The key to restraining rogue behaviour on the roads is the three-pronged approach where certainty of action is arguably the key. Since CCTV presence (not just cameras installed by the Police) is ubiquitous, there is little doubt that evidence of rule violation can be produced without difficulty. A diligent police team can simply record violations on mobile phone cameras. What cannot be lacking is an official decision to go “Zero Tolerance” after the honeymoon period of warnings.

Assuming that the Greater Chennai Traffic Police is serious about its latest move, the following protocol could be tried:

  • Widely advertise the new fines via TV, Internet, Social Media, SMS campaigns and at major road intersections with the start date
  • Tell the public that Zero Tolerance will be new order; business as usual will not apply
  • For example, advertise that wrong side driving will attract a specific high fine
  • Post police at unexpected locations to record violations, including needless honking, and send warning notices to vehicle owners for a full fortnight
  • Integrate the warnings in the Transport Database, so that it serves as a record
  • Encourage pedestrians, cyclists, other motorists to provide video evidence of violations to Police
  • Foster confidence in the policing system by pulling up MTC bus drivers, autorickshaws, ‘G’ marked government cars visibly
  • Issue warning to all autorickshaws which have removed their original silencers to produce higher noise on the road, on violation of Sec. 194F (b) of the MV Act
  • Encourage installation of dashboard cameras to provide video proof on offenders, just as Police are persuading houses to have CCTVs facing the street. Create capacity among aftermarket car accessories agencies to install dash cameras

The key to restraining rogue behaviour on the roads is the three-pronged approach where certainty of action is arguably the key. Since CCTV presence (not just cameras installed by the Police) is ubiquitous, there is little doubt that evidence of rule violation can be produced without difficulty.

Make govt. agencies accountable under MV Act:

  • In line with Section 198A (1), encourage reports from the public about unsafe road conditions at given locations, and serve notice on designated authority (government agency), contractor, consultant or concessionaire responsible for the design or construction or maintenance of road safety standards. Give a deadline to fix these, and then initiate new penalties for drivers.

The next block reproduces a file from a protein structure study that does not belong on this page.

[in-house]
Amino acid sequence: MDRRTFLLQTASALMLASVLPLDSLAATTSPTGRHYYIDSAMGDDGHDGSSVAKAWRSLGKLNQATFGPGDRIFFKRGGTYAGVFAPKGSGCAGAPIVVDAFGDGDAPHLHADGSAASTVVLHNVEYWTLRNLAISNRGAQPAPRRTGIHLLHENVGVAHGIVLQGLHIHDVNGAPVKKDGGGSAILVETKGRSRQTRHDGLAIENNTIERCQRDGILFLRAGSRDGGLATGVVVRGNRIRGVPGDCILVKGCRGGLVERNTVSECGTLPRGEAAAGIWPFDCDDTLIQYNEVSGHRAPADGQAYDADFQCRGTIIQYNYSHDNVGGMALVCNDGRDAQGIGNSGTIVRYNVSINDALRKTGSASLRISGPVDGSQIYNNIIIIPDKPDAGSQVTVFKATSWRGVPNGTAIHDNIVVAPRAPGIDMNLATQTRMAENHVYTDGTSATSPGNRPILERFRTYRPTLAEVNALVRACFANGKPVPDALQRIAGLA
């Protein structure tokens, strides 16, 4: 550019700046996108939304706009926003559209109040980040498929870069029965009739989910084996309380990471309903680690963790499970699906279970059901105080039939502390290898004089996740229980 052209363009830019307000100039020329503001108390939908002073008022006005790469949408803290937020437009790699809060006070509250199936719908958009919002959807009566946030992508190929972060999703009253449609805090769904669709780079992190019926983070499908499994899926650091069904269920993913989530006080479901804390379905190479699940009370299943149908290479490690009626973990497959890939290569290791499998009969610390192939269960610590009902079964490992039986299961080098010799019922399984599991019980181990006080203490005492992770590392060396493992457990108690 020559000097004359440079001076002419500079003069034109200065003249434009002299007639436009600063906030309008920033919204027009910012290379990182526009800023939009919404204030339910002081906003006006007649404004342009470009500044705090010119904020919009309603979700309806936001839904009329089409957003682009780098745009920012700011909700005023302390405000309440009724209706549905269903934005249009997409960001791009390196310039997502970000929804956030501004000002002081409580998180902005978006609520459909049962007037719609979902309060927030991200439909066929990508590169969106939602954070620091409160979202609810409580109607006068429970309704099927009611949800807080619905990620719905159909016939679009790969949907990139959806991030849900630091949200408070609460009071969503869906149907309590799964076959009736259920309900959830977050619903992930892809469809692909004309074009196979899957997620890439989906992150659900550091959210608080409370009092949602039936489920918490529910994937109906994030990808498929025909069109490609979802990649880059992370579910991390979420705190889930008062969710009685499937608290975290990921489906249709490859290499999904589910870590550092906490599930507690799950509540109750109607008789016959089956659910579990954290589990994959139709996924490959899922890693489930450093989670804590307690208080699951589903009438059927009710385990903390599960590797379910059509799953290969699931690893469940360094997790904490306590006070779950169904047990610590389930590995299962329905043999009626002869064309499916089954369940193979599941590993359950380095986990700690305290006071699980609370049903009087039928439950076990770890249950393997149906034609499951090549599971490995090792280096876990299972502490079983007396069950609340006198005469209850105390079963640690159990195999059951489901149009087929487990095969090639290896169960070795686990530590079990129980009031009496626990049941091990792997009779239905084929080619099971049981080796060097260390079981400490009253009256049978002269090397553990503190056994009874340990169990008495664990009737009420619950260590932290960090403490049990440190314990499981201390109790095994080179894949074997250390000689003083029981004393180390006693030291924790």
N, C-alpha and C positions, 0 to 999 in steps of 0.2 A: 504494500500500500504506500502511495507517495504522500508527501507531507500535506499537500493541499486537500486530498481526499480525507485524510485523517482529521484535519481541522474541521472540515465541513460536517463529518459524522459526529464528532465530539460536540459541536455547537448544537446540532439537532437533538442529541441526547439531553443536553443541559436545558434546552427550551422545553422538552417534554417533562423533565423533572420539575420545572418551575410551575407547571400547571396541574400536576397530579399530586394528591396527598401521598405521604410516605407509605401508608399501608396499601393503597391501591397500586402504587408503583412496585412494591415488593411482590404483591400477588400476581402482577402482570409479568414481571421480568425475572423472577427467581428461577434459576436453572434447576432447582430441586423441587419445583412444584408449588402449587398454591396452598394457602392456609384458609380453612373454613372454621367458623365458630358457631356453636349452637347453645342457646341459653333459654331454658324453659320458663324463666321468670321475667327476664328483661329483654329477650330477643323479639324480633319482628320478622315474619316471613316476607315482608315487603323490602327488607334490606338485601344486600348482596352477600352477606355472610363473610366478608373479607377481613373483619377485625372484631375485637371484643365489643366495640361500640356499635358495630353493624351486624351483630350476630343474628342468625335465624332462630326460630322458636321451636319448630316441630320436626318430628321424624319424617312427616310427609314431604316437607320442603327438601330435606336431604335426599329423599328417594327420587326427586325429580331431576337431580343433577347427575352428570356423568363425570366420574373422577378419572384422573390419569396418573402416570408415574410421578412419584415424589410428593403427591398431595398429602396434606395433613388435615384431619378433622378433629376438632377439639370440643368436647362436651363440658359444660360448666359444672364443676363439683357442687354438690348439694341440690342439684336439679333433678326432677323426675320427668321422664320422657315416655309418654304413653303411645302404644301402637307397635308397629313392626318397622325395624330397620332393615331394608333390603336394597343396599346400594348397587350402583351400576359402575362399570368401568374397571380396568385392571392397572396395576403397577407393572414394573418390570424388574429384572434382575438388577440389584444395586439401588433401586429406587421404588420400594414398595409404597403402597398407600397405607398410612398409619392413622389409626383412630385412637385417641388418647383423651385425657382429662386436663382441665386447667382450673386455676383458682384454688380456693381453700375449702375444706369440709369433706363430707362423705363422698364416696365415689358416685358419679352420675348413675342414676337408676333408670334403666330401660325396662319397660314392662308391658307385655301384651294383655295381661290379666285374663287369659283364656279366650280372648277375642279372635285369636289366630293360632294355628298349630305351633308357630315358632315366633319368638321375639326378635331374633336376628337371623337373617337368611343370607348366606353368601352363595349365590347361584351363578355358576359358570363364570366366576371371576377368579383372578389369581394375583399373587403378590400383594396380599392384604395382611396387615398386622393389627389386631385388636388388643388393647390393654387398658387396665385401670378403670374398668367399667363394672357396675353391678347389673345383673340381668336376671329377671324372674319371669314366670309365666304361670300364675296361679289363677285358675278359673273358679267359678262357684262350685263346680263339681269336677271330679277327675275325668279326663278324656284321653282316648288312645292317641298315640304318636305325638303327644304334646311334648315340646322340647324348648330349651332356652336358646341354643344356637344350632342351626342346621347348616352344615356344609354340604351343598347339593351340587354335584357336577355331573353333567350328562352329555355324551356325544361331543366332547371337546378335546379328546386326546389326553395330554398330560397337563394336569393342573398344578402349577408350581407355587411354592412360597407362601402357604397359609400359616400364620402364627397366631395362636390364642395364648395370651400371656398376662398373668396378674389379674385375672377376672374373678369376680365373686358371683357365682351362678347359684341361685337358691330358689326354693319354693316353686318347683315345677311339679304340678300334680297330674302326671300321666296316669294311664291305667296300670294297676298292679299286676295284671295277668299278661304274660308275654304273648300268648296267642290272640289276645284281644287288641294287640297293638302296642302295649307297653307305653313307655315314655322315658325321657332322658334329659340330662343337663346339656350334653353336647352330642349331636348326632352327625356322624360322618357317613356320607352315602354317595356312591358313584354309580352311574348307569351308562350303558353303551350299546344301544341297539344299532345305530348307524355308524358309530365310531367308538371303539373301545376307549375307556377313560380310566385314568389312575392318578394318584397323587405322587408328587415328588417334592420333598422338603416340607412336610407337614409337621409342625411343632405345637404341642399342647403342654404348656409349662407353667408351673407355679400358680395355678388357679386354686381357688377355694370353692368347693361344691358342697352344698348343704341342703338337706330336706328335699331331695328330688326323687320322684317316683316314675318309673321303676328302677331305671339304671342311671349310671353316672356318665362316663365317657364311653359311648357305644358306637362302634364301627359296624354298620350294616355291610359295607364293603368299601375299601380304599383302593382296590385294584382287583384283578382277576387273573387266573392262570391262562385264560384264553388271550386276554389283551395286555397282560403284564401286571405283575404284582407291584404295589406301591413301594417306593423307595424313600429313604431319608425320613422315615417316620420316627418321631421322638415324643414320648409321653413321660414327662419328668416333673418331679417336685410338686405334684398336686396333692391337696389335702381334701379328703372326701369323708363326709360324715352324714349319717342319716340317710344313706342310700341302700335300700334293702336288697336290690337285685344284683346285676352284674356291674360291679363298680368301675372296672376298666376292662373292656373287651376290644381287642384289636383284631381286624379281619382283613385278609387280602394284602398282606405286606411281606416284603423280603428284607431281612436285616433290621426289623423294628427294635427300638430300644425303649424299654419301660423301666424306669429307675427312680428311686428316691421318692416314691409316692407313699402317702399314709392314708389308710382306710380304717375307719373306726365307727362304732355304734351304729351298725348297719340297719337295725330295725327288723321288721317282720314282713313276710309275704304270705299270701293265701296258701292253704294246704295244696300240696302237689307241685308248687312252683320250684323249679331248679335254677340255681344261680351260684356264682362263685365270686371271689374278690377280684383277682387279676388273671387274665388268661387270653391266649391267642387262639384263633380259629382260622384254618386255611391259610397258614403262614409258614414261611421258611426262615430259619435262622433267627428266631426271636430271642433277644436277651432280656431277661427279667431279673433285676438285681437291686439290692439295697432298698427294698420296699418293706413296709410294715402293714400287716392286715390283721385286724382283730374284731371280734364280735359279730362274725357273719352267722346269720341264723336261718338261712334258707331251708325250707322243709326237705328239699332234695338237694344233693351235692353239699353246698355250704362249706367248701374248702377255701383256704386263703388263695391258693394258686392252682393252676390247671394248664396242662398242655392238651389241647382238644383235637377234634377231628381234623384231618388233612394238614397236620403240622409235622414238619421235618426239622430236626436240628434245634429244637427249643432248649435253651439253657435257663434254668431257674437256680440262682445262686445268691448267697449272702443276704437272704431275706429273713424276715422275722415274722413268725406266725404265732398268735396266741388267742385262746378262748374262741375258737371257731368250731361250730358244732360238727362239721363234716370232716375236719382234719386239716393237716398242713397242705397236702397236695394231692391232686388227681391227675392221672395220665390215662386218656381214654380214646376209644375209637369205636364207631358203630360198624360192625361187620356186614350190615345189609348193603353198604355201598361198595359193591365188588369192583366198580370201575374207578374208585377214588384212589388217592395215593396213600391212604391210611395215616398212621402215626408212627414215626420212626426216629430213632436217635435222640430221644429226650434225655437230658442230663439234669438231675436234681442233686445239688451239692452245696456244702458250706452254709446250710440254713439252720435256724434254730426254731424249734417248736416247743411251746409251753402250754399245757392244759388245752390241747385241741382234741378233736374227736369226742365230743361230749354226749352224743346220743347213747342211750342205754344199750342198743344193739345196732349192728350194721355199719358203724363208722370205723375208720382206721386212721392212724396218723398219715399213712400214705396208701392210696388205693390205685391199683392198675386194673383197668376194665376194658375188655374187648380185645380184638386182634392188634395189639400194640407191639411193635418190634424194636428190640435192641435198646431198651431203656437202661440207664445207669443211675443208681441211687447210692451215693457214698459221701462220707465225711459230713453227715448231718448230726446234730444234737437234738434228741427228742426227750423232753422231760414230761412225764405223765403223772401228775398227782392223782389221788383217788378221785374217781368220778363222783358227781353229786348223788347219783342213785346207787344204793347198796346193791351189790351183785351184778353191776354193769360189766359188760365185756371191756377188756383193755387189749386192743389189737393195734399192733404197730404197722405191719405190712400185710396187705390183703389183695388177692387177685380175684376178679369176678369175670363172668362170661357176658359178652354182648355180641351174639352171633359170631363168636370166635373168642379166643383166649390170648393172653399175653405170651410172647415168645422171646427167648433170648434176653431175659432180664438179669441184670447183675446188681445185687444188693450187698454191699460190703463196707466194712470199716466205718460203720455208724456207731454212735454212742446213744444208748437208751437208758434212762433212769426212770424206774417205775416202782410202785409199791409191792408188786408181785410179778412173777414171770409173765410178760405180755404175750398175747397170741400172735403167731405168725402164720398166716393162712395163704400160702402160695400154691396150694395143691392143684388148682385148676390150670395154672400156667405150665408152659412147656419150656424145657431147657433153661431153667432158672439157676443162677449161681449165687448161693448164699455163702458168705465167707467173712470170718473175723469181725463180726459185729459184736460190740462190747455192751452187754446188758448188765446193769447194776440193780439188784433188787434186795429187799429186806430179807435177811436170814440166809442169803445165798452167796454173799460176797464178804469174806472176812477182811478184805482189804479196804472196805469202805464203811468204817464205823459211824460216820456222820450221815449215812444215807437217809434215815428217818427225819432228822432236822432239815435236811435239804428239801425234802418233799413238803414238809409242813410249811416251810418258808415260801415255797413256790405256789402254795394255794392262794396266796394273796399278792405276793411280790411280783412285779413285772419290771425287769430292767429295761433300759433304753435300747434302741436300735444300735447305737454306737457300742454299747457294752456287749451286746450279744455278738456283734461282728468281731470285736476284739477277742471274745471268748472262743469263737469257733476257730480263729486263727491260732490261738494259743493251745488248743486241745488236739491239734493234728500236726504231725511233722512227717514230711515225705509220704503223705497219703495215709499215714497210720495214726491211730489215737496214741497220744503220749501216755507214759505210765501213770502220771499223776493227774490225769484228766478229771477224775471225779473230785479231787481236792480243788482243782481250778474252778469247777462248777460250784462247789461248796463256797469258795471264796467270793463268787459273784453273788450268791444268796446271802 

• This would mean that the Greater Chennai Corporation and the State Highways must repair all pavements, remove obstructions placed by encroachers, permanent illegal structures built on public spaces and along roads including religious structures and provide street lighting. Religious structures can be relocated to other sites.
  • Make jurisdictional Traffic Police Station responsible for maintenance of road intersection, traffic signal, signage at the road junction.
  • Where the public provides evidence that police personnel looked on at an obvious and major violation and took no action, departmental action should be initiated on them
  • Where policemen are caught taking bribes, initiate proceedings for dismissal to send out the right message

Unfortunately, the high quantum of fines can produce a major failure, since the Police and RTOs are hesitant to levy large sums on many law-flouting individuals who have modest income and have been used to a relaxed environment where anything goes so long as they don’t collide with someone causing death or disability. Two RTOs who spoke to this writer said many commercial vehicles are nothing more than junk, and the quantum of fines for multiple violations could exceed their market value.

Without a calibrated approach that tightens the working of the traffic enforcement machinery, making them credible, professional and unbiased, and improves road infrastructure, public resentment is bound to rise, leading to a political decision to relax enforcement altogether. This is what happened with the helmet law.